To estimate the incidence of pregnancy-associated cancer during a 30-year period in Denmark on the basis of both births and abortions with and without age adjustment and age standardization.
Using data from the nationwide Danish registries, we investigated the occurrence of pregnancy-associated cancer (defined as cancer diagnosed during pregnancy and up to 1 year after pregnancy has ended) in pregnancies resulting in a birth (live birth or stillbirth) or an abortion. We included patients with primary cancer diagnosed at ages 15–44 years during 1977–2006 according to the Danish Cancer Registry. The patients were linked to the Medical Birth Registry, the Registry for Induced Abortions, and the National Patient Registry to obtain information on pregnancies.
We identified 2,426 patients with pregnancy-associated cancer. The three most frequent types were melanoma, cervical cancer, and breast cancer. We found an increase in the total numbers of all pregnancy-associated cancers from 572 cases during 1977–1986 to 1,052 cases during 1997–2006. The proportions of all pregnancy-associated cancers among all cancers increased from 5.4% to 8.3% during the same periods. The overall crude incidence rate of all pregnancy-associated cancer was 89.6 out of 100,000 pregnancies. The crude incidence increased over time, with an average annual percentage change of 2.9% (95% confidence interval [CI] 2.4–3.3). After age adjustment, the increase was still statistically significant (1.6%, 95% CI 1.1–2.1).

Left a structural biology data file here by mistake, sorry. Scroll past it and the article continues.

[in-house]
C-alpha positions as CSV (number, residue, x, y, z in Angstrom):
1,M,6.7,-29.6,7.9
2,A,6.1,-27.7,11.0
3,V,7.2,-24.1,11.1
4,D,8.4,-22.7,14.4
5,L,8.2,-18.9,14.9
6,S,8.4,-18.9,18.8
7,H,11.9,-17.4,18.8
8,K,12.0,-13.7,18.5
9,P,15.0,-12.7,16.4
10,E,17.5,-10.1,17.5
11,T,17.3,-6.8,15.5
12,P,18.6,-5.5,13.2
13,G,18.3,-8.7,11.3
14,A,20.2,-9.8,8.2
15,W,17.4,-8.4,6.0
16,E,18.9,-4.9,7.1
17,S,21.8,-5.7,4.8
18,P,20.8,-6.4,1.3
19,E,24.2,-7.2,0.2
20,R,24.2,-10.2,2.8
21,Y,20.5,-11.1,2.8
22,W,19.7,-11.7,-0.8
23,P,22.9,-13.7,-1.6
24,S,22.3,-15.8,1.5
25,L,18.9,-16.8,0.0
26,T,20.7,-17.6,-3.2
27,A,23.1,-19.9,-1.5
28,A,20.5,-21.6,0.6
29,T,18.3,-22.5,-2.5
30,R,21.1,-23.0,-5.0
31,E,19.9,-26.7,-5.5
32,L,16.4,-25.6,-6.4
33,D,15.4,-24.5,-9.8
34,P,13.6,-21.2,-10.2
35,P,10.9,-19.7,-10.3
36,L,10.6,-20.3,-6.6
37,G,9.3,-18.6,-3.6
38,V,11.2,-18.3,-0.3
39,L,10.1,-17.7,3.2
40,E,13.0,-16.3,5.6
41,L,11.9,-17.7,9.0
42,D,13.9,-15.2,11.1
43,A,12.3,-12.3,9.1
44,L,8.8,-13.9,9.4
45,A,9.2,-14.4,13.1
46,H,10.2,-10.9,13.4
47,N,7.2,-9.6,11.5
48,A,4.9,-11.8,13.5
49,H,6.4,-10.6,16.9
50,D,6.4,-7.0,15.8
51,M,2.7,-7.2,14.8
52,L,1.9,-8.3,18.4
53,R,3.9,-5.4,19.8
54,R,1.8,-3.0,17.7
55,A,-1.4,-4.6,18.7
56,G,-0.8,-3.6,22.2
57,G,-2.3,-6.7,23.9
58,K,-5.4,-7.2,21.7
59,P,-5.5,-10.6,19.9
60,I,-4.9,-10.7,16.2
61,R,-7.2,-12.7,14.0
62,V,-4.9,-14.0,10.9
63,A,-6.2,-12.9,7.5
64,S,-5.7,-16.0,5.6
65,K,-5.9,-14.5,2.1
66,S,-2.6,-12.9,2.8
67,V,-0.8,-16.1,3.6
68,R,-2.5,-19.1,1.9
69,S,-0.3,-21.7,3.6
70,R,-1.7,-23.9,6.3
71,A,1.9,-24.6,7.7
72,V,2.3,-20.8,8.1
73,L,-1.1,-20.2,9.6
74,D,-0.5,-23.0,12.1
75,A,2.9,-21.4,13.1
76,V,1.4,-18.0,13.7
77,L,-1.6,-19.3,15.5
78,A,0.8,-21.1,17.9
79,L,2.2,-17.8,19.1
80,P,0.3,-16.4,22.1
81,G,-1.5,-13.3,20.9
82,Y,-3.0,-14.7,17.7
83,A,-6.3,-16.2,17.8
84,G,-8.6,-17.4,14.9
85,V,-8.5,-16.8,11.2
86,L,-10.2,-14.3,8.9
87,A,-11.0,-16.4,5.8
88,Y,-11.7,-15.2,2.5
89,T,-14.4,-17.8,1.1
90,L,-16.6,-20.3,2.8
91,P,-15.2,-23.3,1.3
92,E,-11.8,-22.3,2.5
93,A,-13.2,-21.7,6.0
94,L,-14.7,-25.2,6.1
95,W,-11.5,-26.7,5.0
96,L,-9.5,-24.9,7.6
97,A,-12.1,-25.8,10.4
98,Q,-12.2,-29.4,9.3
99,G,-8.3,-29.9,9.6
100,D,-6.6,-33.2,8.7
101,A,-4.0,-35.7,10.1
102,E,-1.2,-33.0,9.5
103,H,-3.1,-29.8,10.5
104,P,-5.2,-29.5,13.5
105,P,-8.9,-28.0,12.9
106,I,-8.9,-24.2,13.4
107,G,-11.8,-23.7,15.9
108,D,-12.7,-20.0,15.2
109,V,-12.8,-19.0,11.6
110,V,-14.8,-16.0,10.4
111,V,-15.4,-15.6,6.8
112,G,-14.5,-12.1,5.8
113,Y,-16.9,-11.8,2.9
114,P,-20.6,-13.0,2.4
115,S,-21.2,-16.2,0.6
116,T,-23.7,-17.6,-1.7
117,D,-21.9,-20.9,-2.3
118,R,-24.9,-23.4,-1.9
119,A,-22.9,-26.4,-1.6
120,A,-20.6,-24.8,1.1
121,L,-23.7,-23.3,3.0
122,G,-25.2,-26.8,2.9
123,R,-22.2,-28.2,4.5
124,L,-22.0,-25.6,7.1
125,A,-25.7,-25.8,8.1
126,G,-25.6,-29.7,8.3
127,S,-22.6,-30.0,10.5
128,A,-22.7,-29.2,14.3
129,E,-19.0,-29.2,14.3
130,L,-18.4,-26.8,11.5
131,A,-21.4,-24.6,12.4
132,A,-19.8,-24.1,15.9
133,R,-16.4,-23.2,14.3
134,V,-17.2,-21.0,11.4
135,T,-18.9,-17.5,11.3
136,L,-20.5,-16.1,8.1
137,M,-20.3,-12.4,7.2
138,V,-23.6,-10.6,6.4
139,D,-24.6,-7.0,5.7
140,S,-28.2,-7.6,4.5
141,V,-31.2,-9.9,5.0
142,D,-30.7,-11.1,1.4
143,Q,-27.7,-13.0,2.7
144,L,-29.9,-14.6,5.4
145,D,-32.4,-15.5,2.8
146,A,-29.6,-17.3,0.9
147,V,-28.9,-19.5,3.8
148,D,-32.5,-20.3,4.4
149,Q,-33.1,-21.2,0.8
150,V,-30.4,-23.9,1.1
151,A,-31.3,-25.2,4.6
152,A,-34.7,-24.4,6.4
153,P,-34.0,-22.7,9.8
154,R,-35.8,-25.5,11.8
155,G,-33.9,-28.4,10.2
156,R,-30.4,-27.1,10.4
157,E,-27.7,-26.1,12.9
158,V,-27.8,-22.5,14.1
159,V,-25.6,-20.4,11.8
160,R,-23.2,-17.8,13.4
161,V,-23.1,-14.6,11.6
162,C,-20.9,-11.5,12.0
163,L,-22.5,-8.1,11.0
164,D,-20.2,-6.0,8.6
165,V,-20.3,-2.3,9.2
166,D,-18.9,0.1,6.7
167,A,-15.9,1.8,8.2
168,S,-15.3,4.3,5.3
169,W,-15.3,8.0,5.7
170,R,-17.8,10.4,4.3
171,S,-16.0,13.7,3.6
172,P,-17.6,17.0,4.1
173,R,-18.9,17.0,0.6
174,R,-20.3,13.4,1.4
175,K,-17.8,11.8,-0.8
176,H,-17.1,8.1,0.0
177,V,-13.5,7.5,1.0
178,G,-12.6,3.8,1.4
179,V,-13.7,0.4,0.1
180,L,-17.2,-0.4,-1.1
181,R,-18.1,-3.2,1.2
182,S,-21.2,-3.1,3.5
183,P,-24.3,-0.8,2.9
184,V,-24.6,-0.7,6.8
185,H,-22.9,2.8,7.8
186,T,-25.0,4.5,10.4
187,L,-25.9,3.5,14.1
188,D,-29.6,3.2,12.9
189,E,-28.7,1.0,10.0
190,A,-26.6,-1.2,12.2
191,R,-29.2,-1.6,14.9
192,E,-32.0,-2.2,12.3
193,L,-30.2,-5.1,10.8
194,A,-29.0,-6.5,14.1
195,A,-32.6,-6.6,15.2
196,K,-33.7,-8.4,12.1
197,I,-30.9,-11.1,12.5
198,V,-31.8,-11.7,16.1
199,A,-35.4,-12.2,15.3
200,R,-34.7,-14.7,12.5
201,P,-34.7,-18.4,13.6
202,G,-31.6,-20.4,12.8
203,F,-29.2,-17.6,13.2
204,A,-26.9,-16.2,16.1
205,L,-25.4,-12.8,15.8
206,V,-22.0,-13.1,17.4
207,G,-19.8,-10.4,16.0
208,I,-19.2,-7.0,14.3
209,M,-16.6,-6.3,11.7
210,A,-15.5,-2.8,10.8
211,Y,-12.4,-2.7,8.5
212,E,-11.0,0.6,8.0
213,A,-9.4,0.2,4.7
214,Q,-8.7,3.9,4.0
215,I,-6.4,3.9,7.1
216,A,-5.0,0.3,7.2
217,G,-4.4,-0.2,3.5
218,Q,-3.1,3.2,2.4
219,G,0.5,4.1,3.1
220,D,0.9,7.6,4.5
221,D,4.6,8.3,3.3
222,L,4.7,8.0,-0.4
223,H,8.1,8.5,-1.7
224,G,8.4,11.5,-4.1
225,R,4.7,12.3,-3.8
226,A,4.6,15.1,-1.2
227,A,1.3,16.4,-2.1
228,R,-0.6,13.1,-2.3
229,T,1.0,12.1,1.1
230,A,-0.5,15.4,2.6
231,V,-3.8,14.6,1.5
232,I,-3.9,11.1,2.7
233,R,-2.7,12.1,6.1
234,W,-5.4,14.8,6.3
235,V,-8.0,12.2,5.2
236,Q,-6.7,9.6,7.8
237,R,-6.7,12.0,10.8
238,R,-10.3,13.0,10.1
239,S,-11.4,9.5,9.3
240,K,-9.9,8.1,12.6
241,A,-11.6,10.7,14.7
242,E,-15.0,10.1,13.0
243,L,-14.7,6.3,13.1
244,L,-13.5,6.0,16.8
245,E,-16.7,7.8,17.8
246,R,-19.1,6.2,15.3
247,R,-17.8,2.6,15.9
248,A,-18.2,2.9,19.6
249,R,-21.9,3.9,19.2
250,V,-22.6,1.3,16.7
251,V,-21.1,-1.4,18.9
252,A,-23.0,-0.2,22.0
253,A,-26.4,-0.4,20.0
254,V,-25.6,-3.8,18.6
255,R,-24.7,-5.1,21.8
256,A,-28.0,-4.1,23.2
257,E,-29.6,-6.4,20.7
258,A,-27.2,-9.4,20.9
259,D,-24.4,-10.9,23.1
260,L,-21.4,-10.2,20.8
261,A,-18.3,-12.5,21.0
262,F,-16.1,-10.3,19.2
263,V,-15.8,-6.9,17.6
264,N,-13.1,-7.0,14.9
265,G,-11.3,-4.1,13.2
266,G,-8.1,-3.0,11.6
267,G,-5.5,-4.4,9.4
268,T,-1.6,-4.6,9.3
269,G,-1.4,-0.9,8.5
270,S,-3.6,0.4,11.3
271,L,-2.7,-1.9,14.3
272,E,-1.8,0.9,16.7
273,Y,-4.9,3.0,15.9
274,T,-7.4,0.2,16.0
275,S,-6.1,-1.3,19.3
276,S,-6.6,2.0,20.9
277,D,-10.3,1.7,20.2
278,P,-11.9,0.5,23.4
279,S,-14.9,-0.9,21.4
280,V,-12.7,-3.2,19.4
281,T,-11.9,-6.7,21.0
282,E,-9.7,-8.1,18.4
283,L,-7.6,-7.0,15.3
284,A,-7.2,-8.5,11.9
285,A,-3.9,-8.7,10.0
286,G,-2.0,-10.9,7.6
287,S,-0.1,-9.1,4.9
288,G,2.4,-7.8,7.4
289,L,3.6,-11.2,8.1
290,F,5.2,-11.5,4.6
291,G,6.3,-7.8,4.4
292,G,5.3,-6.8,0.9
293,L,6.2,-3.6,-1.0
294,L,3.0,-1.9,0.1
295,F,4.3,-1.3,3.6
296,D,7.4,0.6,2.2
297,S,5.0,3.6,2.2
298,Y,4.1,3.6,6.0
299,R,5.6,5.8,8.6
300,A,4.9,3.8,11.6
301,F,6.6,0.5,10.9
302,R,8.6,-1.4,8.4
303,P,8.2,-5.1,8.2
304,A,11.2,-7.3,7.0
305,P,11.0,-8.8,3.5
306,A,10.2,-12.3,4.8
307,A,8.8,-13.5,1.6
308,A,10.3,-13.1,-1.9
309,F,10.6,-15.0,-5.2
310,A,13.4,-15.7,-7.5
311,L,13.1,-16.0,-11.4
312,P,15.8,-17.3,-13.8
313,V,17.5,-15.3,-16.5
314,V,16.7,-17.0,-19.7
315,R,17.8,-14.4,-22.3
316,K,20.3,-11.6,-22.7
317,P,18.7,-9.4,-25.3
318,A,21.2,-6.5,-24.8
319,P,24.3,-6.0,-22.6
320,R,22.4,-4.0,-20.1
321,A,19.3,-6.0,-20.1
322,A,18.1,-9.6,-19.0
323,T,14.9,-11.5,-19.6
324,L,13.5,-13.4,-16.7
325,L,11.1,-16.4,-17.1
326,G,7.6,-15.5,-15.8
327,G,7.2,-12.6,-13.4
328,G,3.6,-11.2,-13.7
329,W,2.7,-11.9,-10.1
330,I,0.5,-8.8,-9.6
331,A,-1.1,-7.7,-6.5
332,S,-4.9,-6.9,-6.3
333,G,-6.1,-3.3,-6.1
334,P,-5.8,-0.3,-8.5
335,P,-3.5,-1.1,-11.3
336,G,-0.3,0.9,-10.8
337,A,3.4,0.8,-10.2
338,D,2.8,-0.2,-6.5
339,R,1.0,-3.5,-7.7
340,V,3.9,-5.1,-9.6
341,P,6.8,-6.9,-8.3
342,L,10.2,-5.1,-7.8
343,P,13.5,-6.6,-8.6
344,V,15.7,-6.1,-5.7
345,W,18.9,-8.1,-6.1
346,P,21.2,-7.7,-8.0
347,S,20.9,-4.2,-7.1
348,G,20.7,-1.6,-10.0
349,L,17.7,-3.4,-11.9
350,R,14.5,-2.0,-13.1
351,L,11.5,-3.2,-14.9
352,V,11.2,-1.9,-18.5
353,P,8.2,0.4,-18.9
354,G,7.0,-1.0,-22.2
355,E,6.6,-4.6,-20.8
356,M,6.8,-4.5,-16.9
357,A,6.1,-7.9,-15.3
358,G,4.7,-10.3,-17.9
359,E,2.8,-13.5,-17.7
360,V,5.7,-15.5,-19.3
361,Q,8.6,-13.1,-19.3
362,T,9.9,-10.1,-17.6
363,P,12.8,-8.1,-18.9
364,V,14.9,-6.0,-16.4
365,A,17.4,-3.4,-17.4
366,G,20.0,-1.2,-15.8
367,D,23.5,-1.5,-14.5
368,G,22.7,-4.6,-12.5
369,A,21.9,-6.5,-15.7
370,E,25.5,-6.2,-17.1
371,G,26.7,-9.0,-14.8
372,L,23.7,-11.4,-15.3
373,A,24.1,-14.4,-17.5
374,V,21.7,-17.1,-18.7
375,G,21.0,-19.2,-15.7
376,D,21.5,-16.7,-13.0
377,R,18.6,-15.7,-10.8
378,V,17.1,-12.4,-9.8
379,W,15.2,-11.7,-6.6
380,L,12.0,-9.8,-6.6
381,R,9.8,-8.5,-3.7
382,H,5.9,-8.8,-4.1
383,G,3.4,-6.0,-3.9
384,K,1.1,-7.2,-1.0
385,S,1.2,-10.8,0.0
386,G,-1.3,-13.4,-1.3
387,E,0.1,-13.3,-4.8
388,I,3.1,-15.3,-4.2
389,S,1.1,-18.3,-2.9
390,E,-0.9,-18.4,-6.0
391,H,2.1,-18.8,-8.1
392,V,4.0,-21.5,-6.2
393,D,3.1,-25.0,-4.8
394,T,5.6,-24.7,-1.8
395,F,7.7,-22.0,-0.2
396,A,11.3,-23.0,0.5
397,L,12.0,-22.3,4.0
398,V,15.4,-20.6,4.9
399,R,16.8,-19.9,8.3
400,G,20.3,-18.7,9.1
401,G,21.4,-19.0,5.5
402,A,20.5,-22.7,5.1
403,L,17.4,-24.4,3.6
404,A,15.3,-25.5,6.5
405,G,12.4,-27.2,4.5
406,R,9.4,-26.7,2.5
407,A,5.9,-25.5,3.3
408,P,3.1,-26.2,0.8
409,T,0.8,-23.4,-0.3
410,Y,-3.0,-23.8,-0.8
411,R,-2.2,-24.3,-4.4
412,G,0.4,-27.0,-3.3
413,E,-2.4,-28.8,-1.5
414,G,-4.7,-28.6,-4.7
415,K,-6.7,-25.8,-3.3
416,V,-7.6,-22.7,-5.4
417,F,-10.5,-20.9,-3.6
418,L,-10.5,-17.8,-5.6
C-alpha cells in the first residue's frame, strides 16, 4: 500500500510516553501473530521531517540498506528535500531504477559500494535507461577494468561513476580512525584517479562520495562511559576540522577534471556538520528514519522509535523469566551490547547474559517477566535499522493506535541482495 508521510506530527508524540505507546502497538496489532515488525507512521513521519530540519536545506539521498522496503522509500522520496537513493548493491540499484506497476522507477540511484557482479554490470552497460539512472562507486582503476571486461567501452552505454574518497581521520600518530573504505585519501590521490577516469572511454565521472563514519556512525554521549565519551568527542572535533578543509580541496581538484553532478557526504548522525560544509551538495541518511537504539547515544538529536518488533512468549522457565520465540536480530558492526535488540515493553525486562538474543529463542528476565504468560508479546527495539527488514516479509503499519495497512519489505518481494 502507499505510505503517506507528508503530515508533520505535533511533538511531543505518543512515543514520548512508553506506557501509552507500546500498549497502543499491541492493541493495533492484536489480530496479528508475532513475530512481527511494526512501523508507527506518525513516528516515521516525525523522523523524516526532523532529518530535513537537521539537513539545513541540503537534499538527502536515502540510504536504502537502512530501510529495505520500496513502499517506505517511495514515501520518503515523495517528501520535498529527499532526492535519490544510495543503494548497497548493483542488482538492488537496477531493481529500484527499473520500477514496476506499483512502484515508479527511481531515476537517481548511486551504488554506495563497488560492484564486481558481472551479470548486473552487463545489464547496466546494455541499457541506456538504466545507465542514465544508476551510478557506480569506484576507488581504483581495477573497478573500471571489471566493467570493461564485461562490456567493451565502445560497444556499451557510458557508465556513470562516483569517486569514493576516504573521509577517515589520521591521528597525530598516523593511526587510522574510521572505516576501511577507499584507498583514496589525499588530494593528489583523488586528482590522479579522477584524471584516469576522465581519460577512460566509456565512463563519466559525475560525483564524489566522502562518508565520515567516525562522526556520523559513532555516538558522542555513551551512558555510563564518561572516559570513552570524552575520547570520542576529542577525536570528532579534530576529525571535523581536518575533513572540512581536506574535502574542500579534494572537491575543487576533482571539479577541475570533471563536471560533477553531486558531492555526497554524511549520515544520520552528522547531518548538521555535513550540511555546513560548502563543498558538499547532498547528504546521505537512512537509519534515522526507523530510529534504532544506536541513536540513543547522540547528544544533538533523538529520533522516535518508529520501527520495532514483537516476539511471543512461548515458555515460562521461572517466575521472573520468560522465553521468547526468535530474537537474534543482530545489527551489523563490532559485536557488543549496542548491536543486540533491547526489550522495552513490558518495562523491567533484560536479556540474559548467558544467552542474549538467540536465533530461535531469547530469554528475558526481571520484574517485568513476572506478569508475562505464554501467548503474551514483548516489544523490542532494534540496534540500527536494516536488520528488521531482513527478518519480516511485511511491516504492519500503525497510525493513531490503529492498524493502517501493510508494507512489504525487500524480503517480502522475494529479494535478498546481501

We found a statistically significant increase in pregnancy-associated cancer during the 30-year study period. The tendency to postpone childbirth only partly explains the increase in incidence rates.
In Denmark, the incidence of pregnancy-associated cancer increased during 1977–2006, and this cannot be explained only by an increase in maternal age.
Virus, Lifestyle, and Genes, Danish Cancer Society Research Center, and the Department of Obstetrics and Gynecology, the Juliane Marie Center, Rigshospitalet, Copenhagen, Denmark.
Corresponding author: Lene Mellemkjær, Virus, Lifestyle, and Genes, Danish Cancer Society Research Center, Strandboulevarden 49, DK-2100 Copenhagen Ø, Denmark; e-mail: email@example.com.
Supported by Rigshospitalets Forskningspulje.
The authors thank Thor Schütt Svane Nielsen and Peter Bo Aarslev for assistance with the statistical analyses, Kirsten Frederiksen for statistical advice, and Christian Dehlendorff for comments on the manuscript.
Financial Disclosure The authors did not report any potential conflicts of interest.